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The EU Arms Embargo on Syria Is Not Fit for Purpose

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In August last year, I wrote an op-ed for the International Herald Tribune calling for Western powers to arm the Syrian insurgents. Over six months later, the case is even more compelling than before.

I acknowledge that many of the reservations expressed about the course of action I am advocating are sincere and well-founded. However we face a choice not between good and bad options, but between bad options and worse ones. The selective provision of military support to the insurgents is necessary, from both a humanitarian and a political point of view. From a European perspective, this would require the further modification or scrapping of the EU's arms
embargo on Syria.

The humanitarian case is relatively straightforward. The arms embargo is not saving lives. According to UN estimates, over 70,000 people have been killed, with over a million people fleeing Syria and many more internally displaced. The Assad regime conducts the bombing of cities and indiscriminate slaughter of civilians with impunity. Another year of fighting might see another 100,000 killed.

I appreciate that humanitarian arguments are rarely sufficient in isolation. However I find many of the objections to arm the insurgents deeply unconvincing, whether on humanitarian or political grounds.

Those who argue that we should not supply arms to the insurgency because they might fall into the wrong hands are confused. Arms are being delivered into the 'wrong hands' all the time, and have been for the past two years. The Assad regime is being supplied by Iran and Russia. Jihadist rebel factions are being supplied by donors in the Gulf. In fact, only those that we wish to ultimately prevail - the more moderate rebel forces - run out of ammunition and weaponry
on a regular basis.

One of my great regrets of the Bosnian conflict was the UN global arms embargo on Yugoslavia and its successor states. It consolidated the Bosnian Serbs' overwhelming superiority of arms due to their access to the stockpiles of the Yugoslav National Army, and its effect was to make Bosnian Muslim communities much weaker in the face of the Bosnian Serb campaign of ethnic cleansing. Not only does the Assad regime have a similar imbalance of forces in its favour, those supplying it with weapons are not breaking any rules in doing so.

Fears have also been expressed that supplying arms to the insurgents would strengthen al Qaeda-affiliated groups such as Jabhat al Nusra. Again, this is looking at the conflict through the wrong end of the telescope. Jabhat al Nusra is clearly a rising force within the insurgency, comprising a significant and effective minority that is by no means representative of the rebellion as a whole. But its rise has been encouraged in large part by the failure of Western powers to provide adequate assistance to the broader insurgency.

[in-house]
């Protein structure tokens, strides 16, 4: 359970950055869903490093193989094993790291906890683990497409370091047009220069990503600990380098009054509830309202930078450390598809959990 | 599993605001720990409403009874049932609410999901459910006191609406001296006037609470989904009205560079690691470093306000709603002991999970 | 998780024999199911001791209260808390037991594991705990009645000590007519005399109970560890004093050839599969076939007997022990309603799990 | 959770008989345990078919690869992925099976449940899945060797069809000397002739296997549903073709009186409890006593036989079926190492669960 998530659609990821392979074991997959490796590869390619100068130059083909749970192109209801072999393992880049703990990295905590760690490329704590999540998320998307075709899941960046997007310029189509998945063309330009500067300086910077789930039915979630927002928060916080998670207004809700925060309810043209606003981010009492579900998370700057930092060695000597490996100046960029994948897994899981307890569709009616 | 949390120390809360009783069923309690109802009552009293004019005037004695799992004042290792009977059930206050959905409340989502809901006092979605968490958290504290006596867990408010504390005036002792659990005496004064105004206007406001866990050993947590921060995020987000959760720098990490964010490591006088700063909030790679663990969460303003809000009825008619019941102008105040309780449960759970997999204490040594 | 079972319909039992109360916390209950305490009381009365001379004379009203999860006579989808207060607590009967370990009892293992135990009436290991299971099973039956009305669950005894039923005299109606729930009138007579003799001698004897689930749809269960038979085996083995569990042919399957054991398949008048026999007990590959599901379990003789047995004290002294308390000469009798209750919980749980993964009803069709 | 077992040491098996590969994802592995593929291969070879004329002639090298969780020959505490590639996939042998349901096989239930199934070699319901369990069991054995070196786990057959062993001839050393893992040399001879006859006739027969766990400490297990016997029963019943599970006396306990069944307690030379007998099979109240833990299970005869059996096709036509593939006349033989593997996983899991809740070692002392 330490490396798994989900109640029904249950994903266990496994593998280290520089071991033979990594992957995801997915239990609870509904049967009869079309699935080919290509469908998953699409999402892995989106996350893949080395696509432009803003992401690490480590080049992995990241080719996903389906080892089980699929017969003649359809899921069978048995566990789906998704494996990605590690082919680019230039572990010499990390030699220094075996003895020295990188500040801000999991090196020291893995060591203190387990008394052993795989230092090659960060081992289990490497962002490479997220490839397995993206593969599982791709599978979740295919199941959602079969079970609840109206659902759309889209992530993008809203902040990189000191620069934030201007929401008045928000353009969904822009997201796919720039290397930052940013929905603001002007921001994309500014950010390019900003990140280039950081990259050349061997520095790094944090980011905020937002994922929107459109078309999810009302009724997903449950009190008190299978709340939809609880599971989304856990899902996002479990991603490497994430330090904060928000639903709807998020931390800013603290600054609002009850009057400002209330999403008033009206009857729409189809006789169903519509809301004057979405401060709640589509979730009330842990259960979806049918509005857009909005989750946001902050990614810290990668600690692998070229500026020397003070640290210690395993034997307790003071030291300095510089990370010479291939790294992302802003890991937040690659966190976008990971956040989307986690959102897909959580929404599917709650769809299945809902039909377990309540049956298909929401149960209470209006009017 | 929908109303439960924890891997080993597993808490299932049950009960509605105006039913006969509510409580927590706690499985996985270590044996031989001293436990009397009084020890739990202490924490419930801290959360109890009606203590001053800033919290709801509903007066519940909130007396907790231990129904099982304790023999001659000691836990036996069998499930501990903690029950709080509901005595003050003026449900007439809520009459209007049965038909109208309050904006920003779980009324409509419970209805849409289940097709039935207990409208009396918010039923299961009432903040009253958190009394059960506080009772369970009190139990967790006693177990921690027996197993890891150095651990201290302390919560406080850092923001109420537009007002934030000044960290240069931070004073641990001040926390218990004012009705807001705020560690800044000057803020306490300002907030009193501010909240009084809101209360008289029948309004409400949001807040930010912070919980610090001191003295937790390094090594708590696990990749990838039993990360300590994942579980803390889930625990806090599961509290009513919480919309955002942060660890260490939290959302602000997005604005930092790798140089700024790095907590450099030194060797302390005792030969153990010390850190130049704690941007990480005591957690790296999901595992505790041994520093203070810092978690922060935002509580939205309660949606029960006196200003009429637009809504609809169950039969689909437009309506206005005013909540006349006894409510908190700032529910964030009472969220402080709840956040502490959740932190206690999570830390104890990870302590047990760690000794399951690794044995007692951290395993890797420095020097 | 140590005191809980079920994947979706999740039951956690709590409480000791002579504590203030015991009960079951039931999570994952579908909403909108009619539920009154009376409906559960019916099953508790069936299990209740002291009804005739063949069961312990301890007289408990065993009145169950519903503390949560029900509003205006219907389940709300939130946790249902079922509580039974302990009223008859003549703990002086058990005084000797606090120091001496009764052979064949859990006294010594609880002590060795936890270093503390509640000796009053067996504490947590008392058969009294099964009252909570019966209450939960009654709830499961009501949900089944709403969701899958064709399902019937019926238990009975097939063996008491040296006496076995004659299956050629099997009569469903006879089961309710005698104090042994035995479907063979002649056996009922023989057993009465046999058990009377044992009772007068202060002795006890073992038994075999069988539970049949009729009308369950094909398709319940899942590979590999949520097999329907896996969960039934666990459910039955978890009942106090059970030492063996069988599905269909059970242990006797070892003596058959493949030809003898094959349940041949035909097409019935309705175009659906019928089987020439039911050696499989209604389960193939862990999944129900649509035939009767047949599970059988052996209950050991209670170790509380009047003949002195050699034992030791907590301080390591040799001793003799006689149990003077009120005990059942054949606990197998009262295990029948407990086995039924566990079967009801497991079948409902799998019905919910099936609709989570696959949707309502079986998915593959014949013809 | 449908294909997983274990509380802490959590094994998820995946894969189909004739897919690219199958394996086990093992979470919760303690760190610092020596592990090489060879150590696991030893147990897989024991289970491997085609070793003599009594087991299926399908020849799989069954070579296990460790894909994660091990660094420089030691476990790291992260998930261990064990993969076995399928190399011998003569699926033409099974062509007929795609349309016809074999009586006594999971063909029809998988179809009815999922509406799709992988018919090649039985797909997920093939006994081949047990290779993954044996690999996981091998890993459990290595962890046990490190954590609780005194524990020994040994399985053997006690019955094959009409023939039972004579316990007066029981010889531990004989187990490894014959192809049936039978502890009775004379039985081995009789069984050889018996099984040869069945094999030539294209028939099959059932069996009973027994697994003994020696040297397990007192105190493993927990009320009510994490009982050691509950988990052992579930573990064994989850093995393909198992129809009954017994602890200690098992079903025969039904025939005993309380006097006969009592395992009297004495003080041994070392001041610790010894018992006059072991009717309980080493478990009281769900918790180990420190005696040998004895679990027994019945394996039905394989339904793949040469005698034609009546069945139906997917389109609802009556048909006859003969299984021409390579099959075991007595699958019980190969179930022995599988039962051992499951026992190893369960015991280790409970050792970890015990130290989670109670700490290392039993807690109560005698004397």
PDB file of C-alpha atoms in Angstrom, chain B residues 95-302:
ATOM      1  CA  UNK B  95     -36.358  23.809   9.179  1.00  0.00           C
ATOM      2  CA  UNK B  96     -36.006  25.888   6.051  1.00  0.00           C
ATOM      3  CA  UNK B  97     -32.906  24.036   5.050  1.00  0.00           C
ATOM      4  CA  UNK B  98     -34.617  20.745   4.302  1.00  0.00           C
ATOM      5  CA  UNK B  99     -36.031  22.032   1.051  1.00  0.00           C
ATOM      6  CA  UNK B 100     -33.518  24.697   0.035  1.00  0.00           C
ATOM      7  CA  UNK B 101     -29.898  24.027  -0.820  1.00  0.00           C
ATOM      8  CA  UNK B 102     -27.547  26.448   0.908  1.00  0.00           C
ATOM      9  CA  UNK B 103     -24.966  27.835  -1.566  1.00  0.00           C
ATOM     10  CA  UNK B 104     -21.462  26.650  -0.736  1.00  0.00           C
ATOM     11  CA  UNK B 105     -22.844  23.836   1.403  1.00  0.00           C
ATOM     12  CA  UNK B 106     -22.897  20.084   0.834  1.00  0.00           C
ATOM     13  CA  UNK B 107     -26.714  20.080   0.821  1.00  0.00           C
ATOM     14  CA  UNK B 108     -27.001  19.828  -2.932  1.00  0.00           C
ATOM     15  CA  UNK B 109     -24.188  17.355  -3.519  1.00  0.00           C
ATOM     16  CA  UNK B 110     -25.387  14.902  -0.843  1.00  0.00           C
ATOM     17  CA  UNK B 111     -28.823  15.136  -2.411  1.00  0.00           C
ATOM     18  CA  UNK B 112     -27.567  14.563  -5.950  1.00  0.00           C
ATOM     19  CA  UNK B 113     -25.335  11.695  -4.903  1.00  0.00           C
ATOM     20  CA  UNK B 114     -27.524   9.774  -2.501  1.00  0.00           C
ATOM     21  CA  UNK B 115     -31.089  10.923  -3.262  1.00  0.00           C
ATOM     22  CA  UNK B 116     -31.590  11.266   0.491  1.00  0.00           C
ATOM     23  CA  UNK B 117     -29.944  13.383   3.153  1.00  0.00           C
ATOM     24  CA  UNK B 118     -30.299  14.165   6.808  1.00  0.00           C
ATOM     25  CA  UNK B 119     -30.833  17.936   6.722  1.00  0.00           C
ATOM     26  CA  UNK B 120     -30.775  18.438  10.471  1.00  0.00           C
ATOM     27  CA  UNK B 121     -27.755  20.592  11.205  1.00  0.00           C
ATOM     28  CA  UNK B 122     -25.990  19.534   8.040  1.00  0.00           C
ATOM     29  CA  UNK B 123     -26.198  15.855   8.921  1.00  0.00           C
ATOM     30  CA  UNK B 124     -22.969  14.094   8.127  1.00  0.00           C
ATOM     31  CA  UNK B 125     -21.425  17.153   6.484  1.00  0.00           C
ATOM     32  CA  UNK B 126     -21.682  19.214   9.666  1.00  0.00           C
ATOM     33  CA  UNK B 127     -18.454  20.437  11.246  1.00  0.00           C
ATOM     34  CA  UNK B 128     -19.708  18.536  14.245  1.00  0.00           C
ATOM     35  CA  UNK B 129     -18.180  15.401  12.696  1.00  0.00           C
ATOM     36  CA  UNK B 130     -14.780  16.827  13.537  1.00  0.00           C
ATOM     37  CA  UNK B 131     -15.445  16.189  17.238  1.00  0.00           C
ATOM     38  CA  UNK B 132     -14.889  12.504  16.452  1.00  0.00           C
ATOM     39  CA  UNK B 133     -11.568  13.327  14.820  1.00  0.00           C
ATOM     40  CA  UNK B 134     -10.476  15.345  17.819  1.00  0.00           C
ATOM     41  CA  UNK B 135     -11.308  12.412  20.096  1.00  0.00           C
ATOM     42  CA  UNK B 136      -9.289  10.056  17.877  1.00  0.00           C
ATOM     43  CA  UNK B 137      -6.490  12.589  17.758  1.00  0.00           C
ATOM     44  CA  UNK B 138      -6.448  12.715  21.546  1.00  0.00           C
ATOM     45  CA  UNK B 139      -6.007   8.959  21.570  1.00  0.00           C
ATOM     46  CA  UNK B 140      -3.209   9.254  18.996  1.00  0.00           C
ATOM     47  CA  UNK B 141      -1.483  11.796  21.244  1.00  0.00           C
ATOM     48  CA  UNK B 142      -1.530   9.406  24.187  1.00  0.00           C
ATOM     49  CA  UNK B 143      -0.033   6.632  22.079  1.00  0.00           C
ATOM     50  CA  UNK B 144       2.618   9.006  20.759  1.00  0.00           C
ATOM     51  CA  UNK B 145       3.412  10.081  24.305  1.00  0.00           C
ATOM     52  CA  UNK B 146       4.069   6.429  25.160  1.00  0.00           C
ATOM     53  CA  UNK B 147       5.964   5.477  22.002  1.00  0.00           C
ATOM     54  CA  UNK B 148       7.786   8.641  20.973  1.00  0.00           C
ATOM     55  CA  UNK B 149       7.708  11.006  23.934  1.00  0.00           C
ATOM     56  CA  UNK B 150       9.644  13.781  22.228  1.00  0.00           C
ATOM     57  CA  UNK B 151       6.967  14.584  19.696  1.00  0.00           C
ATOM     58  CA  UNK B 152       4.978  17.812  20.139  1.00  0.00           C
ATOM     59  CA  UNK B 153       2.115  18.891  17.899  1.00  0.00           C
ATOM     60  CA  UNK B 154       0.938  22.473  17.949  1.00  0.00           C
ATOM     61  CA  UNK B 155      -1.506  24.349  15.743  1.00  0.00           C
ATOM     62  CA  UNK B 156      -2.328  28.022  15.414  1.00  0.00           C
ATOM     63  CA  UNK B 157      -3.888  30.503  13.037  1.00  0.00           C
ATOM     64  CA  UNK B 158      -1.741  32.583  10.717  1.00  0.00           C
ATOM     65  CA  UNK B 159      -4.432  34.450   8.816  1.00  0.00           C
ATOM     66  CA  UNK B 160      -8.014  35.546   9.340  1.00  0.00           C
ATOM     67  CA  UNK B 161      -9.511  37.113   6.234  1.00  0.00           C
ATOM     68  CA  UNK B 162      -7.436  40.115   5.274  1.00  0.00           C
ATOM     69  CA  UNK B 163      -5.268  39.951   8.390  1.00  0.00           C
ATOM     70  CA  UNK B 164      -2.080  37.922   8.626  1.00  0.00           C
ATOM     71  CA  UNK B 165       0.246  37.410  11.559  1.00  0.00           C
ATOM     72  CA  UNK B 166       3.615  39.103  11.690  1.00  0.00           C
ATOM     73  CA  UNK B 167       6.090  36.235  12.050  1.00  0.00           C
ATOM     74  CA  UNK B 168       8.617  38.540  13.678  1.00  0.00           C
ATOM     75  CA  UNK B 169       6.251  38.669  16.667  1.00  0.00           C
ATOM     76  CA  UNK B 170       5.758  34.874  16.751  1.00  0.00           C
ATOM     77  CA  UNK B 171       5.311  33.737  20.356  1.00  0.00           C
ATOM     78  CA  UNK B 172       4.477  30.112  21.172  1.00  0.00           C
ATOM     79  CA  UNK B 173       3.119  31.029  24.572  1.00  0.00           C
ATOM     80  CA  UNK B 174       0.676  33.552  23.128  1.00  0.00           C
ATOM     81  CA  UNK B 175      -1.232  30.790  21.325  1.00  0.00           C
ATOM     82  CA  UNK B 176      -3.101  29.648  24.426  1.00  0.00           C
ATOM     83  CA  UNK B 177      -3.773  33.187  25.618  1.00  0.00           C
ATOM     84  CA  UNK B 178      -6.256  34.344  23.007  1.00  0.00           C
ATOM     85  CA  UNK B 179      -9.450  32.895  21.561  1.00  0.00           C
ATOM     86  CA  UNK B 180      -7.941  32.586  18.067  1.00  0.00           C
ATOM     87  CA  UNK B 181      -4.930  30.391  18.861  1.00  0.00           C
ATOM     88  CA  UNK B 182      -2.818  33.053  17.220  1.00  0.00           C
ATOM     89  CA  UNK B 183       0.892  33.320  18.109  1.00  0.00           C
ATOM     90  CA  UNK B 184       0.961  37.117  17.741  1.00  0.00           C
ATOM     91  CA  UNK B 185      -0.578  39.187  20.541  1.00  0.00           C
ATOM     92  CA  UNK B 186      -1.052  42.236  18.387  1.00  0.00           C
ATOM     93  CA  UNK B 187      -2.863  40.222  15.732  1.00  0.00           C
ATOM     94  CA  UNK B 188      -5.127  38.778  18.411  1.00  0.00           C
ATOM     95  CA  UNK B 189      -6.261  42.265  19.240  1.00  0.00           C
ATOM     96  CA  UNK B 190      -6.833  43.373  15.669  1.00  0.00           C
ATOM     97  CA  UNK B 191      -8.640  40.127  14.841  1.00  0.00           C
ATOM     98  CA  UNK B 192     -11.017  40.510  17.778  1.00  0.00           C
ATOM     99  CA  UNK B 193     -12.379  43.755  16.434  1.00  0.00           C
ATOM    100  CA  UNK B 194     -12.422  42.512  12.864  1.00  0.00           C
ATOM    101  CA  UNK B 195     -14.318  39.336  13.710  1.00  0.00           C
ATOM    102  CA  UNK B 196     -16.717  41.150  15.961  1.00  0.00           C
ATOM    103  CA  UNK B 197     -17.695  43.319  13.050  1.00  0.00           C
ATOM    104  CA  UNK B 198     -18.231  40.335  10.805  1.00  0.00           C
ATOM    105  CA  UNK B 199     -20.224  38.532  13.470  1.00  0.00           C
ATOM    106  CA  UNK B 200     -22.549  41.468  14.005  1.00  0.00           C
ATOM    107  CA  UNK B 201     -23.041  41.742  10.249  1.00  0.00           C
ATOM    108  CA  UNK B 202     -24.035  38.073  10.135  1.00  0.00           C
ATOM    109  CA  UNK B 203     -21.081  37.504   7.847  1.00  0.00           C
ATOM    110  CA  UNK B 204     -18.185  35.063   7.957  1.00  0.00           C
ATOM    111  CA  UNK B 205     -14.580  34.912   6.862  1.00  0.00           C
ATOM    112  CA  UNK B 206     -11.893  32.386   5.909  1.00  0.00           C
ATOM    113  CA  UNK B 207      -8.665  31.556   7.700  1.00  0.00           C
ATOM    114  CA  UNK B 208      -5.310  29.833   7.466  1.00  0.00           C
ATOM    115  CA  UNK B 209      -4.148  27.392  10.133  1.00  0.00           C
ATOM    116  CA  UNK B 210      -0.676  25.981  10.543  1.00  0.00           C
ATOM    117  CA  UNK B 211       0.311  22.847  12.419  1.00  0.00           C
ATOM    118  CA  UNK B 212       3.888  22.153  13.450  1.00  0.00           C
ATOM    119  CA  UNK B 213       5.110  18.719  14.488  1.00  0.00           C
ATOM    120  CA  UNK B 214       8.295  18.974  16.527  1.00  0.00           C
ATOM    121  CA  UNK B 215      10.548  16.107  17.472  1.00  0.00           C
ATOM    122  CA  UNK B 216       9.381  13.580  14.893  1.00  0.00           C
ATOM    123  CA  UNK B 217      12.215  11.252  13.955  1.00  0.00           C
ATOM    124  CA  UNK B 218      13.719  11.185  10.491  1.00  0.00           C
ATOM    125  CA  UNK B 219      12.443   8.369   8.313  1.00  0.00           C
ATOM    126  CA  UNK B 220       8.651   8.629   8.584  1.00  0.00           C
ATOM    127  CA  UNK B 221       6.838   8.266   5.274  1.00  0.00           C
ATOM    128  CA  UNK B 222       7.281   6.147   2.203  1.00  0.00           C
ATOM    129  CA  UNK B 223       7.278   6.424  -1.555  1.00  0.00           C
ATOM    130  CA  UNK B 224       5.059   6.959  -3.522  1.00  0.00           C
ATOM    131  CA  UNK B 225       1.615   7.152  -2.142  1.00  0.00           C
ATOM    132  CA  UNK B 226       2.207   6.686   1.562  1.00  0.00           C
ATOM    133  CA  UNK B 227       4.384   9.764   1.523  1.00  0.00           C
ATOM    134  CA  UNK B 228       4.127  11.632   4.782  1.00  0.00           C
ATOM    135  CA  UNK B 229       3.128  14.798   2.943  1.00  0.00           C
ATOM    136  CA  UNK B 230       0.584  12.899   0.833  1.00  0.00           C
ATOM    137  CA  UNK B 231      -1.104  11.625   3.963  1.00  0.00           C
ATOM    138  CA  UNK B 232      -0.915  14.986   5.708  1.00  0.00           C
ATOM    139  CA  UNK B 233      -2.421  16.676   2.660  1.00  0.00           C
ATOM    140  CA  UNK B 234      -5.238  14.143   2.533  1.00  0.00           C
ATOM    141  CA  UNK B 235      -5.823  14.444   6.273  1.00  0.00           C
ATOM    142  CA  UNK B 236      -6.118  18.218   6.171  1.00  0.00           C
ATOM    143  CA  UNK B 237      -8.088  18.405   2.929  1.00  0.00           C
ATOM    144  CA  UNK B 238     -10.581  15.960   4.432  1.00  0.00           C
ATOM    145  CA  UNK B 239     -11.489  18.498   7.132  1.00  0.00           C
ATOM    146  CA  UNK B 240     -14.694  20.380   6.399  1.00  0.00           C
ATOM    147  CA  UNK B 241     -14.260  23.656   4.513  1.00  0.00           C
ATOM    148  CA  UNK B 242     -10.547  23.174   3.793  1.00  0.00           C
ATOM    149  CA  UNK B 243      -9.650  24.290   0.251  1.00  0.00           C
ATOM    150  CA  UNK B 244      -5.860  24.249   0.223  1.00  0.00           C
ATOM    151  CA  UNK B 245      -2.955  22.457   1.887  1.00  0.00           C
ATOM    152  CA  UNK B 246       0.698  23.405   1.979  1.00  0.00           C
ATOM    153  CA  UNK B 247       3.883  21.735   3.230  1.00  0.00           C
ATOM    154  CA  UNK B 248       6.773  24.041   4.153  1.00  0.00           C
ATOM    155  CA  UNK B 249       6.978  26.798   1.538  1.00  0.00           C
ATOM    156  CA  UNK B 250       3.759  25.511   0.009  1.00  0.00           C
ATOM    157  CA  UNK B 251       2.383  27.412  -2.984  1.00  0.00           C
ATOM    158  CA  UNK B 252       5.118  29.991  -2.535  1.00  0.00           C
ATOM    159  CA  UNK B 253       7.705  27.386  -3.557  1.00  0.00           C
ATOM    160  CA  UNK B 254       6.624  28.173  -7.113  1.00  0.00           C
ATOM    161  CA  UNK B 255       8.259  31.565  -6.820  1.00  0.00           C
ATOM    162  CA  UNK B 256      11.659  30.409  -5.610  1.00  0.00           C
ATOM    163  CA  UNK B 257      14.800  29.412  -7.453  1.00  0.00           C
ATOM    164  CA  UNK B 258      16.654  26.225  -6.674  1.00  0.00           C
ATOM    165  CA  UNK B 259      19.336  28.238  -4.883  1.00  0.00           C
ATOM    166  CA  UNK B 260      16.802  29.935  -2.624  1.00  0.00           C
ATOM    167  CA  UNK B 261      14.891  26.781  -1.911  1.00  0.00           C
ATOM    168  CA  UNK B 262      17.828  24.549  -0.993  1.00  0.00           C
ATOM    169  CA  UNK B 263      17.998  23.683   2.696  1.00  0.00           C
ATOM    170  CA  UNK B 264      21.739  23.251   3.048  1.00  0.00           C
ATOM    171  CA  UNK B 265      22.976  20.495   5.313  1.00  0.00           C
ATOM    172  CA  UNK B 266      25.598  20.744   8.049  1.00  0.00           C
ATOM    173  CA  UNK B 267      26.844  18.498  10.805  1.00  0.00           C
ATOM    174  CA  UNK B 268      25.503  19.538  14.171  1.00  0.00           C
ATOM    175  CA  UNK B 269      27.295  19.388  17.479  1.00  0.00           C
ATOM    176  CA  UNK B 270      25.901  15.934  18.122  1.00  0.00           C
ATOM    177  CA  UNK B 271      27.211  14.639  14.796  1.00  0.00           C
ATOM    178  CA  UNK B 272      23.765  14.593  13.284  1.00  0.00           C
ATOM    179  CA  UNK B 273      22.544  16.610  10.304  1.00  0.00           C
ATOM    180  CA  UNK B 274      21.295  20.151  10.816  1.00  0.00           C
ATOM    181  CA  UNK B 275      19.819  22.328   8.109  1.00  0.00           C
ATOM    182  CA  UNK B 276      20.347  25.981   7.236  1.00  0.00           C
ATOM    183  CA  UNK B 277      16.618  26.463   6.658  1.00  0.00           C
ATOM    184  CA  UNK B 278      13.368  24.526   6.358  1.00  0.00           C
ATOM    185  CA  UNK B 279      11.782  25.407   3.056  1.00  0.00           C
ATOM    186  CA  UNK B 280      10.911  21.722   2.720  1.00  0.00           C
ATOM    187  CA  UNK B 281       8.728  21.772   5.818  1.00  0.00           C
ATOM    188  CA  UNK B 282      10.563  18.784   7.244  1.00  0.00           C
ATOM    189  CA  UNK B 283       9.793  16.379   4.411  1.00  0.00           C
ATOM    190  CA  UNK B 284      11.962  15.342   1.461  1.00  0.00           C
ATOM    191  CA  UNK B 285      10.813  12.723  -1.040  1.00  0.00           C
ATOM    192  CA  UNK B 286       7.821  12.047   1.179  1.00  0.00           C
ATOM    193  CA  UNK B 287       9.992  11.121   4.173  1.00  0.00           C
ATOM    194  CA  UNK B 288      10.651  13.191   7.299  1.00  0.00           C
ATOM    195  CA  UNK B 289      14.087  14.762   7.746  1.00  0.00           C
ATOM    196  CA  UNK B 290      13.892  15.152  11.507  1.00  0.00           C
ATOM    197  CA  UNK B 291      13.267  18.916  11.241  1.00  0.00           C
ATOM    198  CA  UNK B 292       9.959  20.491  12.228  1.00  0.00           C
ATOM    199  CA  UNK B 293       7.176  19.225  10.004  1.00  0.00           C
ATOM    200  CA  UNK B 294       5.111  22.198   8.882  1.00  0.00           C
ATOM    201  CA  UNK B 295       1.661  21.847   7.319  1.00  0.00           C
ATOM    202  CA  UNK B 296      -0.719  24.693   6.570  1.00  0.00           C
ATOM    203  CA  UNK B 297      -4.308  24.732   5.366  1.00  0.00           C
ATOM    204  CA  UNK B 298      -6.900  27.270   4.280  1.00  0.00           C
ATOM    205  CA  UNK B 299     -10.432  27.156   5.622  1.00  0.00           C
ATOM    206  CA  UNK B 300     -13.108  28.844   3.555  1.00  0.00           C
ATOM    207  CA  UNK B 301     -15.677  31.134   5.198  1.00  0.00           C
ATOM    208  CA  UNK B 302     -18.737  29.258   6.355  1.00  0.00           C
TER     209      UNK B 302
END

Since it has attracted a disproportionate level of support relative to the other factions, Jabhat al Nusra's resulting strength and effectiveness has attracted opportunists and true believers alike. It benefits not only from the disillusionment and cynicism bred by the lack of Western support, which feeds conspiracy theories of Western collusion with Assad, but also from the despair engendered by stalemate and seemingly endless suffering. Ominously for Syria's future, its relative success has given it a great deal of legitimacy with the wider population as a consequence.

Neither am I convinced by the alternatives. A full-scale ground invasion is unthinkable. A 'neutral' or humanitarian ground presence would not only be vetoed in the UN Security Council, it would almost certainly fail. The other terrible lesson from Bosnia was that you must never offer protection that you cannot be sure to provide.

It would also be naïve to maintain one's faith in diplomacy as an alternative strategy. Presently configured, the diplomatic process has not worked. Instead, it has provided diplomatic cover for Assad and his international backers. Supplying arms would not mean giving up on diplomacy altogether - on the contrary, without leverage with any party to the conflict Western diplomacy is severely enfeebled. Furthermore, there needs to be a real change of facts on the
ground if anyone (Iran and Russia included) is to convince Assad to step down as part of an orderly transition.

The EU arms embargo is now renewed every three months, not every twelve, and both the UK and France have indicated that they are prepared to take unilateral action if necessary. They are right to have done so. The longer war drags on, the more likely a legitimate struggle for self-determination will descend further into a cycle of communal violence, poisoning the possibility of finding a political settlement acceptable to all Syrians. Without resolution of this kind, both Syrian and regional violence will continue.

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